In a Q&A, Jason Harrow ’11, who argued before the Supreme Court in a case involving the electoral college and faithless electors, shares where he believes U.S. electoral reform should go from here.
Lawrence Lessig issues a statement on the unanimous Supreme Court ruling that states can require Electoral College voters to back the victor of their state’s popular vote.
One new book by Lawrence Lessig explains a core virtue of the Supreme Court; a second explores America’s perilous politics—which put that virtue at serious risk
This fall, the Harvard Law School Library hosted a series of book talks by Harvard Law School authors on topics ranging from forgiveness in law, transparency in health and fidelity in constitutional practice.
In his new book, "They Don’t Represent Us: Reclaiming Our Democracy," Lawrence Lessig writes about the issues undermining American democracy, such as big money in politics, gerrymandering, vote suppression, and the inequities of the Electoral College system.
With the 2020 race for the White House in full swing, speakers at a Harvard panel on Saturday sharply differed on whether an interstate compact to effectively disable the Electoral College and move to a national popular vote offers an antidote to problems with the presidential selection system.
The “Innovation, Justice and Globalization” conference, hosted by HLS professor and leading intellectual property scholar Ruth Okediji, brought international academics and policymakers to campus to discuss intellectual property issues.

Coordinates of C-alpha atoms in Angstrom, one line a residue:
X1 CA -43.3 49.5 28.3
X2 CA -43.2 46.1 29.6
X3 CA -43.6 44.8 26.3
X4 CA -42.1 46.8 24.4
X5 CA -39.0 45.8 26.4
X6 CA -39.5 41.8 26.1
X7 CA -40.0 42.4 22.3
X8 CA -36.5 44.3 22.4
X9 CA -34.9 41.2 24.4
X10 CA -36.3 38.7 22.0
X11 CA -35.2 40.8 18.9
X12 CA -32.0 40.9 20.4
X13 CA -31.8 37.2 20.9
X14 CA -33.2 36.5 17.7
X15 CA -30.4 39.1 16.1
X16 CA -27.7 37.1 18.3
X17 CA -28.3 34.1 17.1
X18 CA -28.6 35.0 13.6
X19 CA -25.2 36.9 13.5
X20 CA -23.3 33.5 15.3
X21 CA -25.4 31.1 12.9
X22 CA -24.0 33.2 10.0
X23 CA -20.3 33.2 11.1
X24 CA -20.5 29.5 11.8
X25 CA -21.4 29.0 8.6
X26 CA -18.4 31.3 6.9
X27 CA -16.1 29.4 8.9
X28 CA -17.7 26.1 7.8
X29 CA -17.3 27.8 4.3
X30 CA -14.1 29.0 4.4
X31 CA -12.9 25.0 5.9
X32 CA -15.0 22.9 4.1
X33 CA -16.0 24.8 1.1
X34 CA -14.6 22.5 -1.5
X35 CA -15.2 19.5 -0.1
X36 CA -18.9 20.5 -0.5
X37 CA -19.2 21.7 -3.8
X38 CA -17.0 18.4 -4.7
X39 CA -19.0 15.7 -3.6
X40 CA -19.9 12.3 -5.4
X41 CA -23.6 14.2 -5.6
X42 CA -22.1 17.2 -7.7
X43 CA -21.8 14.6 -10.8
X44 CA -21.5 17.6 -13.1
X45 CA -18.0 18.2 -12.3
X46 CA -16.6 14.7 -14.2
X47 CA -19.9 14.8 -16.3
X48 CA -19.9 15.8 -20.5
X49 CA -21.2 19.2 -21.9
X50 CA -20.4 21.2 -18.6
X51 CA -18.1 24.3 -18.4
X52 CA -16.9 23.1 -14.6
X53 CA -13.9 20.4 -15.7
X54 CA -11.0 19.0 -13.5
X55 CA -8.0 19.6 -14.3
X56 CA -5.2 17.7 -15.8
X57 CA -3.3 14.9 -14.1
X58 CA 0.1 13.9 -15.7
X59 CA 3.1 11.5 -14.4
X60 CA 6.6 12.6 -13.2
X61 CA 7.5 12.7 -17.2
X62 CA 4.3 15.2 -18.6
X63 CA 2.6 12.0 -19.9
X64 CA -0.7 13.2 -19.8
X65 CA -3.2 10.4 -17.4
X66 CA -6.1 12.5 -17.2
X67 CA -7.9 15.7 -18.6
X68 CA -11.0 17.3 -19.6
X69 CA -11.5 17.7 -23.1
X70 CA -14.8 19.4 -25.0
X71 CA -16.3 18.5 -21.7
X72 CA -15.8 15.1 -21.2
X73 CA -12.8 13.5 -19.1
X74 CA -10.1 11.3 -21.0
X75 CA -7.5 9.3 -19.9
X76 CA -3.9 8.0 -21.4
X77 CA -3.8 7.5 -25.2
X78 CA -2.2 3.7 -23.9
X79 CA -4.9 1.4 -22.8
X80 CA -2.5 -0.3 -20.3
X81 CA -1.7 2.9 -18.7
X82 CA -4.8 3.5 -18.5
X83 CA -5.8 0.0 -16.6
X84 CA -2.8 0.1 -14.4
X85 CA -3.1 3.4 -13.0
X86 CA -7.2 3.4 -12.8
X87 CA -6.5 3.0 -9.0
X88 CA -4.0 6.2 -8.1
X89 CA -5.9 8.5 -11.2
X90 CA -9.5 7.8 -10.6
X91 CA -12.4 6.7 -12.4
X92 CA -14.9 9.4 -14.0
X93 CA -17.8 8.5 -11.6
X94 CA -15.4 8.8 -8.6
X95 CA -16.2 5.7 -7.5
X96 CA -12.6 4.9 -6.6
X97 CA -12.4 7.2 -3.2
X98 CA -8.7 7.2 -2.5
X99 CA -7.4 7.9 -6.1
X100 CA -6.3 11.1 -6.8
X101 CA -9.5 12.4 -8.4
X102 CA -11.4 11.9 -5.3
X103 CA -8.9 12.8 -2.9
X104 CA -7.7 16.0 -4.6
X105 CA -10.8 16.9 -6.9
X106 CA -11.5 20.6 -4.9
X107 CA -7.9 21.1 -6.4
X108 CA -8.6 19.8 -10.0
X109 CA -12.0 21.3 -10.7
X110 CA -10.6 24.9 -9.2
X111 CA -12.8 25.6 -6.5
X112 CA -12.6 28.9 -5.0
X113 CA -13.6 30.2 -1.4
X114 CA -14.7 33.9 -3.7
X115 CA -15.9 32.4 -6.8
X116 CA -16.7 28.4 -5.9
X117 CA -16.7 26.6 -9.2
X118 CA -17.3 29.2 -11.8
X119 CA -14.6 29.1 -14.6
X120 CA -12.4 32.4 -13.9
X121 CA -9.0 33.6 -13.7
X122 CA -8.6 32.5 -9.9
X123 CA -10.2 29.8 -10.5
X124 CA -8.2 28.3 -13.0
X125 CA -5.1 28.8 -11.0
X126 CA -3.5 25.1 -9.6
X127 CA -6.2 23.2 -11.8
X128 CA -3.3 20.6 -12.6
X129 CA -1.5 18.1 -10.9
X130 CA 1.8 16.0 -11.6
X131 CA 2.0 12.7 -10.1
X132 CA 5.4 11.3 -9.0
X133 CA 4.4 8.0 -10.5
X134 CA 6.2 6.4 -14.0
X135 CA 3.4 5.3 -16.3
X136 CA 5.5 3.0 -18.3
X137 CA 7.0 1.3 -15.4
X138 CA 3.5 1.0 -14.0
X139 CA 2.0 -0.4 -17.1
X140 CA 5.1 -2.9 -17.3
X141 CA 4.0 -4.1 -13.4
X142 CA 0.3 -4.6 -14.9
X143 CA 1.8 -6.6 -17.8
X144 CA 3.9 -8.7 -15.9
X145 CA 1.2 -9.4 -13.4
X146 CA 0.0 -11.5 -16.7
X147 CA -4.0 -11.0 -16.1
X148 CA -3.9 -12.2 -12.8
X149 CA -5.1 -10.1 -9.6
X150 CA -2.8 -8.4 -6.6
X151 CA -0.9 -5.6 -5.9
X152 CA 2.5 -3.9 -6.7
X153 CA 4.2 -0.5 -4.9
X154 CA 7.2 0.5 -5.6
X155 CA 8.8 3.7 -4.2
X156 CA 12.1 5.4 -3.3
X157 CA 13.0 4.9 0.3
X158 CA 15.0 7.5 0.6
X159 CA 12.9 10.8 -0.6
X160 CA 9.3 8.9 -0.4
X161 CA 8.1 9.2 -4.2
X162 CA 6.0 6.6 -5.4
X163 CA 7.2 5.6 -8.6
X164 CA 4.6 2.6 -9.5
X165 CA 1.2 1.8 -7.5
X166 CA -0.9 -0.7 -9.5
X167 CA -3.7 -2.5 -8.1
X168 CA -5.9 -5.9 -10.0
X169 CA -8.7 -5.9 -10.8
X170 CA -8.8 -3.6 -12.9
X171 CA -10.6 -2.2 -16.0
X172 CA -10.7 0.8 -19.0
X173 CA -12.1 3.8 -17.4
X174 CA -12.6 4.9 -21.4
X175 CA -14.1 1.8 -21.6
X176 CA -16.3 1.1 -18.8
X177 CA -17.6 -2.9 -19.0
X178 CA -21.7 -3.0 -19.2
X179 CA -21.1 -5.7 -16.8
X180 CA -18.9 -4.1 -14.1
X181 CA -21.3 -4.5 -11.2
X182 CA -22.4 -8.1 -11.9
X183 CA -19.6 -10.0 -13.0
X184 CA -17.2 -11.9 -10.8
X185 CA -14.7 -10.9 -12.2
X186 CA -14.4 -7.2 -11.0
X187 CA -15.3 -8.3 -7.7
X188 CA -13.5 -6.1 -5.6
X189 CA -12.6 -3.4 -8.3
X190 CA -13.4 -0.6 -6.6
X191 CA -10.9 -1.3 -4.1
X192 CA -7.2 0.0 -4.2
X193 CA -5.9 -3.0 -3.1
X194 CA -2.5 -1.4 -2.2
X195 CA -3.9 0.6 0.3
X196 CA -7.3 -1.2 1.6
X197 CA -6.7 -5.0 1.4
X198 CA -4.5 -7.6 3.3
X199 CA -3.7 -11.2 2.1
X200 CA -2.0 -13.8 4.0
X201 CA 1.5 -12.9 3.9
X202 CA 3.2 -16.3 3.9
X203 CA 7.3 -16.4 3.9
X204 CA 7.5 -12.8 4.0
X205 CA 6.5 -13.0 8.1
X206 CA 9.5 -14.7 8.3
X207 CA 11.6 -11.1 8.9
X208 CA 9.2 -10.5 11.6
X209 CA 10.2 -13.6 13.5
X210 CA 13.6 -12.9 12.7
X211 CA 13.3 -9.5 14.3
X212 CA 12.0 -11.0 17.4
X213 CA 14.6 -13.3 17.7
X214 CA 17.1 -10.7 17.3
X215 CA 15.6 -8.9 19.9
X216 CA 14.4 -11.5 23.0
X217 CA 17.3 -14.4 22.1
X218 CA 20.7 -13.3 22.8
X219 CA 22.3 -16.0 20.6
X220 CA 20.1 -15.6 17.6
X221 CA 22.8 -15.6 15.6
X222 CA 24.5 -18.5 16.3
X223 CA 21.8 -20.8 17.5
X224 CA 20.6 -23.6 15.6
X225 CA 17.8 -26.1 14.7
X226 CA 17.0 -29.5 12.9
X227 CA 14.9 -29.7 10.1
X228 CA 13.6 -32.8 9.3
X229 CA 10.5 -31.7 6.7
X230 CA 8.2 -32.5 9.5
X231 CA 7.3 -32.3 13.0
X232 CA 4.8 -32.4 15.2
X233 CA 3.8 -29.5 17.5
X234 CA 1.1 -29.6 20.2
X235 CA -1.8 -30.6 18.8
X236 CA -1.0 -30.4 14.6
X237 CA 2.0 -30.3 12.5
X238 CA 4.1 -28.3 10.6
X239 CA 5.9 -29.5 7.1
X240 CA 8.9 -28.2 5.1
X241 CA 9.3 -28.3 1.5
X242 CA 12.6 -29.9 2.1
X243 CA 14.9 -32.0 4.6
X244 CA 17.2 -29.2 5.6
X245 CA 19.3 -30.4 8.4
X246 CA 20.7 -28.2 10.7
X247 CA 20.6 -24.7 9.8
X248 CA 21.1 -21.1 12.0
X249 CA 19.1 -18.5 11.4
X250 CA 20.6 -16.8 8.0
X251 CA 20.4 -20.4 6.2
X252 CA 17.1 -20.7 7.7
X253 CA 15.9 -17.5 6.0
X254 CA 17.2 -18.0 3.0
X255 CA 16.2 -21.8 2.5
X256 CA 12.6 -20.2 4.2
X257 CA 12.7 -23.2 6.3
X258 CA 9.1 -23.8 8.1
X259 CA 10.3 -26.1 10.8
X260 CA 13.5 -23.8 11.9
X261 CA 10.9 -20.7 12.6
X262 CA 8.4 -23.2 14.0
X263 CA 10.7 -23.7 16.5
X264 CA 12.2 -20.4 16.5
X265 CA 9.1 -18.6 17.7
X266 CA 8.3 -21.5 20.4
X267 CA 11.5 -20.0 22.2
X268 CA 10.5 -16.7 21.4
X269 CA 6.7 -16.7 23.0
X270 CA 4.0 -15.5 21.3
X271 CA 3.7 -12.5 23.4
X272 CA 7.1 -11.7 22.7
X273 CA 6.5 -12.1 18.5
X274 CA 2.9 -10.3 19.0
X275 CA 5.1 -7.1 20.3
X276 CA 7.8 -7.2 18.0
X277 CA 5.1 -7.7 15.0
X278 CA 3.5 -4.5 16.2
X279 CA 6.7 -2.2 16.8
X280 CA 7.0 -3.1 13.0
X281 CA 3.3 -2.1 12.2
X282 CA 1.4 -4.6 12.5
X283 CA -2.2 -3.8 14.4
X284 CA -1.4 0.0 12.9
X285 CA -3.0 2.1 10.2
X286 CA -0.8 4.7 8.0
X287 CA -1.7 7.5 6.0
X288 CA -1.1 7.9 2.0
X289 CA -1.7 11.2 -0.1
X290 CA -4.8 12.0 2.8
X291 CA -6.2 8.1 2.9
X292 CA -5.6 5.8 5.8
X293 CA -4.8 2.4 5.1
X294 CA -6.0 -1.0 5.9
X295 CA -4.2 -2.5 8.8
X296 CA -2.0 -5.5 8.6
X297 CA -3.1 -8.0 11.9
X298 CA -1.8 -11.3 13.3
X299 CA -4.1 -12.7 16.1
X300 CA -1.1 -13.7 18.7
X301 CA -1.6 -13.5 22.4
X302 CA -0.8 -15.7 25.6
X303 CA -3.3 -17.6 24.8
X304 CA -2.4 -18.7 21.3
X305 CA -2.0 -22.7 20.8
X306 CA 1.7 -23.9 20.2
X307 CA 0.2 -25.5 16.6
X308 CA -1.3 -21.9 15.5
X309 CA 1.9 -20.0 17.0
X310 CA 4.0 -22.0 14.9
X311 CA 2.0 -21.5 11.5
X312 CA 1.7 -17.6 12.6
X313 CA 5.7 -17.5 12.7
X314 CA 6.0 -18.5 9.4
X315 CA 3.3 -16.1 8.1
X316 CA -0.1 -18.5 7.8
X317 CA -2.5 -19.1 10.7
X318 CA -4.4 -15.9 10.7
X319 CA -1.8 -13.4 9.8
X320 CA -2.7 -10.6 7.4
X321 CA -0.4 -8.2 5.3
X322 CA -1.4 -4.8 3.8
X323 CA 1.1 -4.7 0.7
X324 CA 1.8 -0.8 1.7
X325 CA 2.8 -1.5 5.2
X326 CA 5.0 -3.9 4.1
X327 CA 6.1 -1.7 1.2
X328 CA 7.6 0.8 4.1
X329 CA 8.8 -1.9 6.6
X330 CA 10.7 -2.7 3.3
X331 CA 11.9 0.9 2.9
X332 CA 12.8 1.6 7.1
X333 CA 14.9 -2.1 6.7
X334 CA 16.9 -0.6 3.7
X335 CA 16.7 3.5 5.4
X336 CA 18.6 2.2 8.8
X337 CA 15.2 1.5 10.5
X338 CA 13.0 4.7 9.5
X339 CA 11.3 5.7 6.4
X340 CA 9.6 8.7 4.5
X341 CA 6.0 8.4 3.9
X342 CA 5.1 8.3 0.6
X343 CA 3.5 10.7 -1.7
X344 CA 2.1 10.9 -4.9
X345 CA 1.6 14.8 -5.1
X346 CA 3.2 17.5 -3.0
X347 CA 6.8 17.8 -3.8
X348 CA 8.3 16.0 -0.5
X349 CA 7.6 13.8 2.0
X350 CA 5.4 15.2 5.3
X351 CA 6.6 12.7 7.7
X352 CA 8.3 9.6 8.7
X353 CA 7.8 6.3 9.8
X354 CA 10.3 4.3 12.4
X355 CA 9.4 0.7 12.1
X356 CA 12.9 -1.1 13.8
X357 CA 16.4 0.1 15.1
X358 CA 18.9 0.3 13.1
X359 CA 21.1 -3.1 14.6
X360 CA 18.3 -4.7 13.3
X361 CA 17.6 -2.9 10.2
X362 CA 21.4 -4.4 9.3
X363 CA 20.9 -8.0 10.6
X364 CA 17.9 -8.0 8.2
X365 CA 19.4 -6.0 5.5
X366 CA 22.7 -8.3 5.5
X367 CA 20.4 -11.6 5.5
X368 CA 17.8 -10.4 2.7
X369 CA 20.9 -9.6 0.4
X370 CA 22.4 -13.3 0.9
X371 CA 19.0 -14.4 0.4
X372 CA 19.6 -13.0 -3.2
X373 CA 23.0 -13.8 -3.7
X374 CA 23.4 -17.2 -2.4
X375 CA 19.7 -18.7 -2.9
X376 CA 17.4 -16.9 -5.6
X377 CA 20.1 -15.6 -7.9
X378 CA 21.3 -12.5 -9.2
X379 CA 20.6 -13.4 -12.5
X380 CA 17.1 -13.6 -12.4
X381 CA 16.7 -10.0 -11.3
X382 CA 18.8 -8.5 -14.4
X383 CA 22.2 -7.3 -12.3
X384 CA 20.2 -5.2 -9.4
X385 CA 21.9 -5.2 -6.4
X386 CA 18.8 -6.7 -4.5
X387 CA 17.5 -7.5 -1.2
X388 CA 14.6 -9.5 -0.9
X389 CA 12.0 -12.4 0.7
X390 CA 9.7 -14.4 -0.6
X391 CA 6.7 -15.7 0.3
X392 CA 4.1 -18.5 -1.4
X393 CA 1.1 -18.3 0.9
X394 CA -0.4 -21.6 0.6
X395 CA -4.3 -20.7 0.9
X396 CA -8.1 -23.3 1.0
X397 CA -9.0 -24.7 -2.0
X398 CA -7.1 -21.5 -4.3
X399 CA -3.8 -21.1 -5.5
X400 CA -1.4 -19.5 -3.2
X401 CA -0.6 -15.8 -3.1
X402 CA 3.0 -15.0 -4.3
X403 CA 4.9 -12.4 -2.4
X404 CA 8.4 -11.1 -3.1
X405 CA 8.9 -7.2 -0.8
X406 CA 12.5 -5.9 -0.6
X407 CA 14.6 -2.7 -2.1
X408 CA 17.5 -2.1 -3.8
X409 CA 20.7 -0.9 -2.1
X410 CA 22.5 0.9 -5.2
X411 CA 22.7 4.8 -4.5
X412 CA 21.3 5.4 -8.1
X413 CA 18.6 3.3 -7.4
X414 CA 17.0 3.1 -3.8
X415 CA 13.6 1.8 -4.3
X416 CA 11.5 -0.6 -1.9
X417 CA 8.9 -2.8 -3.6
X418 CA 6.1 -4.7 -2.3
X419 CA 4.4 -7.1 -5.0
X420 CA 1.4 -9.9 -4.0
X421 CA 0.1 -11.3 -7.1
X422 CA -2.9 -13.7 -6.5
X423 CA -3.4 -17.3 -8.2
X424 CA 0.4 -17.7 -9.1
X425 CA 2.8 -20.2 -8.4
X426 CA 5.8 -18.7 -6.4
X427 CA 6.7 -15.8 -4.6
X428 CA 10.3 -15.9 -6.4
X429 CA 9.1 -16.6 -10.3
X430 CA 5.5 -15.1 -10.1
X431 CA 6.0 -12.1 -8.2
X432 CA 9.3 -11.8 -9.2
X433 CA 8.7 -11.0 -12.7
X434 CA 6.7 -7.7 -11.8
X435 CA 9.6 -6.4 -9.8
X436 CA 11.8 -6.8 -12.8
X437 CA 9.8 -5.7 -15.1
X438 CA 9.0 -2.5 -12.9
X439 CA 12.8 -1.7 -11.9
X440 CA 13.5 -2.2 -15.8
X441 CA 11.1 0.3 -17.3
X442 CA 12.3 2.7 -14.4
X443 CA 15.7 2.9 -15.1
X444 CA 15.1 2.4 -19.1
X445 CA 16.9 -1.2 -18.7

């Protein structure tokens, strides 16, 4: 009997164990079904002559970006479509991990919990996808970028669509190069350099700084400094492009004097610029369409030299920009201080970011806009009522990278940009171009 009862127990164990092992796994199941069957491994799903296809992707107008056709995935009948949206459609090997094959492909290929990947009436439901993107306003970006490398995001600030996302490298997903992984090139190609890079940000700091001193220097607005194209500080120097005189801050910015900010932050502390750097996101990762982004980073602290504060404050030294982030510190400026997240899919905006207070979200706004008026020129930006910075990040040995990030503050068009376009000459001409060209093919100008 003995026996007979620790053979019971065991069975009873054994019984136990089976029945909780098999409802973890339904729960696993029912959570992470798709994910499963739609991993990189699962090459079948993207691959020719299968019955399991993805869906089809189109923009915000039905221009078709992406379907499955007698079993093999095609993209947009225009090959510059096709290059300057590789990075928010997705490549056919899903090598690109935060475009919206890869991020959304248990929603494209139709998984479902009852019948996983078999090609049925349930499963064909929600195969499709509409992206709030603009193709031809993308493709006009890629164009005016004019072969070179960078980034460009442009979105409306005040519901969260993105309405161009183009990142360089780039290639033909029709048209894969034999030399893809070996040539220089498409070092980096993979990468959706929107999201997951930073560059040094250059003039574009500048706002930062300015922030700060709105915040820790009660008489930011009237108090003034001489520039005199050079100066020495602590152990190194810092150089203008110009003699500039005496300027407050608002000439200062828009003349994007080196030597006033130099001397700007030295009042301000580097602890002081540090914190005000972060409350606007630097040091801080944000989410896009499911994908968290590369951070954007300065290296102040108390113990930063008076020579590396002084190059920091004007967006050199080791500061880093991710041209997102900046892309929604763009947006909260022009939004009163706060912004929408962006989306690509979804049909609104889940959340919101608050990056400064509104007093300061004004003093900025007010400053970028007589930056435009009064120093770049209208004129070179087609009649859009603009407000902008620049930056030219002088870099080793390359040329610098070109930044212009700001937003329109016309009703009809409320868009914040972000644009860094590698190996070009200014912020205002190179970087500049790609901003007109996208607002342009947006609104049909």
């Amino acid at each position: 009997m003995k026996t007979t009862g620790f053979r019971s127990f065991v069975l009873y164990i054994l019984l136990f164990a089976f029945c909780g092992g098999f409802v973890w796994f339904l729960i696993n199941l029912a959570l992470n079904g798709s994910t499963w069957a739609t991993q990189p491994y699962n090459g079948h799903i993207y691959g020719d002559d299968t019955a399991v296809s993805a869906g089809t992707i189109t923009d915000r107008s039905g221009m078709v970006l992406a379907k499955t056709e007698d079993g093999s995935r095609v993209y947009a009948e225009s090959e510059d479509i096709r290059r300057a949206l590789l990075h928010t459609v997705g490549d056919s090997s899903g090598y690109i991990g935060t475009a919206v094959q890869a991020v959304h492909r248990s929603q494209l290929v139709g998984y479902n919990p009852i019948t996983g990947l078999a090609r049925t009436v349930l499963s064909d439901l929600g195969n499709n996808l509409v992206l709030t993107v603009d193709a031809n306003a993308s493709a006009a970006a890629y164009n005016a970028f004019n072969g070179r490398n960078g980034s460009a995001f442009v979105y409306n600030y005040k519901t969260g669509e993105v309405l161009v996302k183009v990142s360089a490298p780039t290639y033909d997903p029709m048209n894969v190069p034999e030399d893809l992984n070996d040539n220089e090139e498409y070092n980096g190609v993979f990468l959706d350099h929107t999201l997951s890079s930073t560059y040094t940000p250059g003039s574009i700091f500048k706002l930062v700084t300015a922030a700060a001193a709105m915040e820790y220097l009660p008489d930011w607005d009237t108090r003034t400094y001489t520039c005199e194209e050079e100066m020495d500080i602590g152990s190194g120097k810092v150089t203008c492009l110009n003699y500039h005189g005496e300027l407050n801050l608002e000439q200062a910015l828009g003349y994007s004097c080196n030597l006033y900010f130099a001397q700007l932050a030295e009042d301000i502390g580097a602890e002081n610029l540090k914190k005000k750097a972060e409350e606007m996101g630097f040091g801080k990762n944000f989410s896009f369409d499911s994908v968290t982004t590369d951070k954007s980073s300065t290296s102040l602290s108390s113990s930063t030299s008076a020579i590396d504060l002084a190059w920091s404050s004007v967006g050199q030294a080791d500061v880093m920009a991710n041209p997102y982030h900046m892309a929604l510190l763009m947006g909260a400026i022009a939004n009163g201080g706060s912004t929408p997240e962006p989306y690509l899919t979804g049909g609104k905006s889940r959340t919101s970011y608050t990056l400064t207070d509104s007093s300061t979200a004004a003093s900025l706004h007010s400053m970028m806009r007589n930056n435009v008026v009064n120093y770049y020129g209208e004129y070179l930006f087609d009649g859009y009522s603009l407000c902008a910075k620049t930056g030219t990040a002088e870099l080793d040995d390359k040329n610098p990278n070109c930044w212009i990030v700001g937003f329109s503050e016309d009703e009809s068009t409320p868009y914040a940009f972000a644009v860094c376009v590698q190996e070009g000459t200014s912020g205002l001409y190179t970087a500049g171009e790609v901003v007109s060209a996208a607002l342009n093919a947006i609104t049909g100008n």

In a lively and provocative talk at Harvard Law School, Lawrence Lessig, the Roy L. Furman Professor of Law and Leadership, delved into his theory of constitutional law, which he explores in his most recent book "Fidelity and Constraint: How the Supreme Court has Read the American Constitution."
Think of an honest used car salesperson. The very idea might seem like an oxymoron. That’s not because no honest people ever sell cars. It’s because the profession as a whole is not considered trustworthy by the public. What if that sense of mistrust were not limited to the used car lot but had spread to institutions the public relies on every day? It has, according to Harvard Law School Professor Lawrence Lessig.
Cass Sunstein ’78, the Robert Walmsley University Professor at Harvard University and renowned legal scholar and behavioral economist, received the prestigious Holberg Prize at the University of Bergen, Norway, on June 6.